Hubbard came to regard dealing with these appeals for help with the Canadian federal bureaucracy as an important aspect of the MP’s job. When we asked which part of his work as a parliamentarian he enjoyed most, Hubbard mentioned these cases. “You probably get more satisfaction from helping people than you did from trying to wade through legislation,” Hubbard said. “And the struggles in Ottawa, in terms of trying to put forward your ideas, or to get changes done, it’s a very frustrating experience. And when you look at somebody who is in need of Canada Pension, who’s been denied it… by bureaucrats who’ve never seen them, and the person comes to [your] office and you see the condition he’s in, and he has five kids at home and is disabled and you can help that person, there’s probably more satisfaction from that.”
Few would ever fault Charles Hubbard for doing what he could to help any individual, let alone a former student, facing such tragic circumstances. But we were struck by the number of MPs who had similar stories. Is this what voters send MPs to Ottawa to do?
Just as Charles Hubbard remembers fondly helping his ailing former student navigate Service Canada, some MPs emphasized working in a service-oriented capacity for constituents not only as one of the job’s most gratifying elements but as one of its primary purposes. “You’re the ombudsman,” explained Conservative MP Jim Gouk. “When there’s a federal problem, you’re the go-to guy. You’re the one that they look to for help because if you can’t help them, who can? You either help or put them in touch with someone who can. You listen to their problem.” This can mean assisting constituents with the bureaucratic matters—immigration, employment insurance, passports or veterans’ support. It also includes helping people benefit from federal programs or legislation, and fulfilling the role of a representative by attending social occasions or other commemorative events. In fact, about a quarter of the MPs we interviewed said this service to constituents, when they could operate freely from any party interference and the results were tangible and personal, was the best part of being an MP.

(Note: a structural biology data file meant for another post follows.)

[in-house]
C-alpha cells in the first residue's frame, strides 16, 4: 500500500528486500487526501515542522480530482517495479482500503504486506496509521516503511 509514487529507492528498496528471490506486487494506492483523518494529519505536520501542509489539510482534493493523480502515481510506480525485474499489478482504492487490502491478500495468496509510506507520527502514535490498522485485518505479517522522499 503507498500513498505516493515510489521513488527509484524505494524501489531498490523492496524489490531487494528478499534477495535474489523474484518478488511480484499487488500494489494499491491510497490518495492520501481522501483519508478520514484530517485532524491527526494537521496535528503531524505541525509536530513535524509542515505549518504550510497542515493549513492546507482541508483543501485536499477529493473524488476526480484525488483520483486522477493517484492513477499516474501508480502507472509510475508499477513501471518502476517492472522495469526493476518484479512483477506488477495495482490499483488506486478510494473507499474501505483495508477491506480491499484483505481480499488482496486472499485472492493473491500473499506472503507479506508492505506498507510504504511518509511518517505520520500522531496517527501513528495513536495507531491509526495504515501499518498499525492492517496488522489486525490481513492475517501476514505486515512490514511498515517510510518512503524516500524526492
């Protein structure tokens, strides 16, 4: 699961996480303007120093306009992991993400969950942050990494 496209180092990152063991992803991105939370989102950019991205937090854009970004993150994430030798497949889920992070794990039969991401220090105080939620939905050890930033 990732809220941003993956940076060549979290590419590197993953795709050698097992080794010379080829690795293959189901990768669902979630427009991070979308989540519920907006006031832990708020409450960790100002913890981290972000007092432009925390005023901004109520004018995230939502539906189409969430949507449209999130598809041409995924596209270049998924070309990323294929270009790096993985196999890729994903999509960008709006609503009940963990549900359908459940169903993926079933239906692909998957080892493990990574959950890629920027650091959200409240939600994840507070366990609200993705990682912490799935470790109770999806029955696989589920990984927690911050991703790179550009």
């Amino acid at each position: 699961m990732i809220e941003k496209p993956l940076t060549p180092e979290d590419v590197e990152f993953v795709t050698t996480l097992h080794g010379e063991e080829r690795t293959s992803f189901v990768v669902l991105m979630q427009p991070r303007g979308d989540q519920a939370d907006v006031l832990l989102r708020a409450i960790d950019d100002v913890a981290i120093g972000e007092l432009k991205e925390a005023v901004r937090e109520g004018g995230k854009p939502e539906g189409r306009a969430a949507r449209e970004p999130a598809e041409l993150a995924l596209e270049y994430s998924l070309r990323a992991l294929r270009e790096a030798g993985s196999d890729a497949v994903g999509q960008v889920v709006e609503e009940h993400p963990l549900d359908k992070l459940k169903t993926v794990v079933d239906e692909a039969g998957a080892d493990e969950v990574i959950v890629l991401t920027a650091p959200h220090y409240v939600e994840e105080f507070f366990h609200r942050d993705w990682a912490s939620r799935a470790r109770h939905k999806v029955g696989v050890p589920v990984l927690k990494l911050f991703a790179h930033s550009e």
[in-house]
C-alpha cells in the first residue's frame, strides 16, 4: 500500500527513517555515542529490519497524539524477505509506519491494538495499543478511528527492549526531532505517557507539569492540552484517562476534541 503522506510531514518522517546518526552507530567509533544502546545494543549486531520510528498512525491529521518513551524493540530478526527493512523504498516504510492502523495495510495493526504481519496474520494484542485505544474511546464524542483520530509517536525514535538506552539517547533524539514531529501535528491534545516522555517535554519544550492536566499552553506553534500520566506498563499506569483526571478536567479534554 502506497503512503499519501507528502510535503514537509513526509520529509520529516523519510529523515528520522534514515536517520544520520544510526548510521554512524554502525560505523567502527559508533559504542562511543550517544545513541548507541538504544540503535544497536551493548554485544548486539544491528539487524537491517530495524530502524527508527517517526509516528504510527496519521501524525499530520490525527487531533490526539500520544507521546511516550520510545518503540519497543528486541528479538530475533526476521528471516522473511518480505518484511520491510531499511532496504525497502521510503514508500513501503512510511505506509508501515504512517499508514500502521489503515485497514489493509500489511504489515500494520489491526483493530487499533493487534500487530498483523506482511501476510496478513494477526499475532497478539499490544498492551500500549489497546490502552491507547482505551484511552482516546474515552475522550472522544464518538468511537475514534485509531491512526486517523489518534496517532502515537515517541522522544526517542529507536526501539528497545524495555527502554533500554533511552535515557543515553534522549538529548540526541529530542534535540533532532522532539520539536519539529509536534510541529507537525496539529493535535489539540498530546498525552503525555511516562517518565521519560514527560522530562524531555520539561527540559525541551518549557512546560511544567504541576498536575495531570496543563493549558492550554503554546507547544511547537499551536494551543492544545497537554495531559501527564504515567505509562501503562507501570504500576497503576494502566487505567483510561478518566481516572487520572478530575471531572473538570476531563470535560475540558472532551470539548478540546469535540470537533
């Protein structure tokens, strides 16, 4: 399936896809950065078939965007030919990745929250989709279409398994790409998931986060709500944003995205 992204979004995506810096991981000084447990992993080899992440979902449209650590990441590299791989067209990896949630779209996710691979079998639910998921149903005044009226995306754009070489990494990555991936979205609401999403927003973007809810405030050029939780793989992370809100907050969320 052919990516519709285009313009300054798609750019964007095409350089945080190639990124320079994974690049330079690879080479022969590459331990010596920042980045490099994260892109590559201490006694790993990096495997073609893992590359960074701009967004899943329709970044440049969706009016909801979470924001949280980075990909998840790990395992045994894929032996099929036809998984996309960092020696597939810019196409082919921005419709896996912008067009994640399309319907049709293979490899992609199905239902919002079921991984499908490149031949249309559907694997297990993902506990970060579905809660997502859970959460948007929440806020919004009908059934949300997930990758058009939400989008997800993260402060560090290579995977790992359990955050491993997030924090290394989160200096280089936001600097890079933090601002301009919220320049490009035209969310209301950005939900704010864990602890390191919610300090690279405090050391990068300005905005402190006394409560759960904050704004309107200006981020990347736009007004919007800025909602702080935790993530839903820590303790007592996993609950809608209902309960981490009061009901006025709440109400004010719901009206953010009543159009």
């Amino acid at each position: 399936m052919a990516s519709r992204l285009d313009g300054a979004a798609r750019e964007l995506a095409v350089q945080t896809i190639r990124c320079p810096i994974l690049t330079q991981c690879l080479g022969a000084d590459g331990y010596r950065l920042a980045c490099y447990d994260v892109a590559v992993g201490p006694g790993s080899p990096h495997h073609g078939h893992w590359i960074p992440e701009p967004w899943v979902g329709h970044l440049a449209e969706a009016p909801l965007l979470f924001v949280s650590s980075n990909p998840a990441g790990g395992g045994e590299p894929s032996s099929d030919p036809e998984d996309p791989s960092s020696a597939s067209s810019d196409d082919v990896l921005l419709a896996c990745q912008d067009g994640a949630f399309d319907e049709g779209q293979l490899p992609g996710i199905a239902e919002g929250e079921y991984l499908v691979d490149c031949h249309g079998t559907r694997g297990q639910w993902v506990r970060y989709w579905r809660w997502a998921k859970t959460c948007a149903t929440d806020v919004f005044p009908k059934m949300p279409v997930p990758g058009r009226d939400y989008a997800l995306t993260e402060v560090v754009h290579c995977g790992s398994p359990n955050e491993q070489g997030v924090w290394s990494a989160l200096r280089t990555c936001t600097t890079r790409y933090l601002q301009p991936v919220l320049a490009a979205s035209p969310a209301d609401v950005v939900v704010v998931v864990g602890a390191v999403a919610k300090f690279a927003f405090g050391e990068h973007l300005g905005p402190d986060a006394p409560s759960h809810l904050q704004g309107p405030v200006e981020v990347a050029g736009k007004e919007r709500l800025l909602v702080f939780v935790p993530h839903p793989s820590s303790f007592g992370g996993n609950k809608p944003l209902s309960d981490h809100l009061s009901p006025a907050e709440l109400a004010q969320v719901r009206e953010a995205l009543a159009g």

A few MPs, on the other hand, disagreed with what they saw as an over-demand for constituency service on the part of those they represented. Conservative MP for Prince Albert, Saskatchewan, Brian Fitzpatrick referred disparagingly to the “chamber of commerce” philosophy held by some mayors in his riding, which had them badgering him about what he was doing for the riding as its MP. Was he bringing them grant money that would create jobs? Was he wooing industry? “I guess I never really was strong on that area,” Fitzpatrick said. “I didn’t think that was the role. We’re lawmakers—we’re there to make sure that we pass good laws and so on. It’s not like I’m a lobbyist, to bring industry and stuff to your riding. . . . It still bothers me, because philosophically I think the role of government is to create the proper environment so that enterprise and business operates in a free market, not with the government trying to give out grants and so on. So I always found it a bit distasteful to get involved with that stuff, but you’re forced into it whether you like it or not.”